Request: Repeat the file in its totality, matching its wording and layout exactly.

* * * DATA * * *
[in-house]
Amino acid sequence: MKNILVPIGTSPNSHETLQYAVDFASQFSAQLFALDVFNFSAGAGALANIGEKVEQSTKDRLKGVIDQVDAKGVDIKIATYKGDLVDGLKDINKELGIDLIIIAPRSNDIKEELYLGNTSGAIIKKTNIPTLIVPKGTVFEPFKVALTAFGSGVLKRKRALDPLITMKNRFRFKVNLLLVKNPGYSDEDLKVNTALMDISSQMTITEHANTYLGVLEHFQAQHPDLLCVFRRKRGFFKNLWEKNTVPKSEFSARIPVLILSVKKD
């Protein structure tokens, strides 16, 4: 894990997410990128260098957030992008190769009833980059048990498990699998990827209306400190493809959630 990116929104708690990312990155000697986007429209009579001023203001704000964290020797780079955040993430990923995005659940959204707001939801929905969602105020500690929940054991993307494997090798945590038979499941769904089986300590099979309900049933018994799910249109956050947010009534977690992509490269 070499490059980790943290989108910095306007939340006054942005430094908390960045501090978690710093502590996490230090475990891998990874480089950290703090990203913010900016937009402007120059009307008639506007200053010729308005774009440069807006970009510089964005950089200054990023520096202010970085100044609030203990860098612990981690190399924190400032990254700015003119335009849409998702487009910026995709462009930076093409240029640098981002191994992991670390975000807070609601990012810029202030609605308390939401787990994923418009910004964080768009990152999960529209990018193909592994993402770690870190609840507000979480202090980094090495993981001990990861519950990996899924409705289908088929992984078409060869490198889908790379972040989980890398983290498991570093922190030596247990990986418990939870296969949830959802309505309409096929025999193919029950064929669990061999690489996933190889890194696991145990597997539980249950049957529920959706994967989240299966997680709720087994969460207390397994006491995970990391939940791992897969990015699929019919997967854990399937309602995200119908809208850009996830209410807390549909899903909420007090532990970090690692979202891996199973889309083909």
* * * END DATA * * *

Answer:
[in-house]
Amino acid sequence: MKNILVPIGTSPNSHETLQYAVDFASQFSAQLFALDVFNFSAGAGALANIGEKVEQSTKDRLKGVIDQVDAKGVDIKIATYKGDLVDGLKDINKELGIDLIIIAPRSNDIKEELYLGNTSGAIIKKTNIPTLIVPKGTVFEPFKVALTAFGSGVLKRKRALDPLITMKNRFRFKVNLLLVKNPGYSDEDLKVNTALMDISSQMTITEHANTYLGVLEHFQAQHPDLLCVFRRKRGFFKNLWEKNTVPKSEFSARIPVLILSVKKD
């Protein structure tokens, strides 16, 4: 894990997410990128260098957030992008190769009833980059048990498990699998990827209306400190493809959630 990116929104708690990312990155000697986007429209009579001023203001704000964290020797780079955040993430990923995005659940959204707001939801929905969602105020500690929940054991993307494997090798945590038979499941769904089986300590099979309900049933018994799910249109956050947010009534977690992509490269 070499490059980790943290989108910095306007939340006054942005430094908390960045501090978690710093502590996490230090475990891998990874480089950290703090990203913010900016937009402007120059009307008639506007200053010729308005774009440069807006970009510089964005950089200054990023520096202010970085100044609030203990860098612990981690190399924190400032990254700015003119335009849409998702487009910026995709462009930076093409240029640098981002191994992991670390975000807070609601990012810029202030609605308390939401787990994923418009910004964080768009990152999960529209990018193909592994993402770690870190609840507000979480202090980094090495993981001990990861519950990996899924409705289908088929992984078409060869490198889908790379972040989980890398983290498991570093922190030596247990990986418990939870296969949830959802309505309409096929025999193919029950064929669990061999690489996933190889890194696991145990597997539980249950049957529920959706994967989240299966997680709720087994969460207390397994006491995970990391939940791992897969990015699929019919997967854990399937309602995200119908809208850009996830209410807390549909899903909420007090532990970090690692979202891996199973889309083909």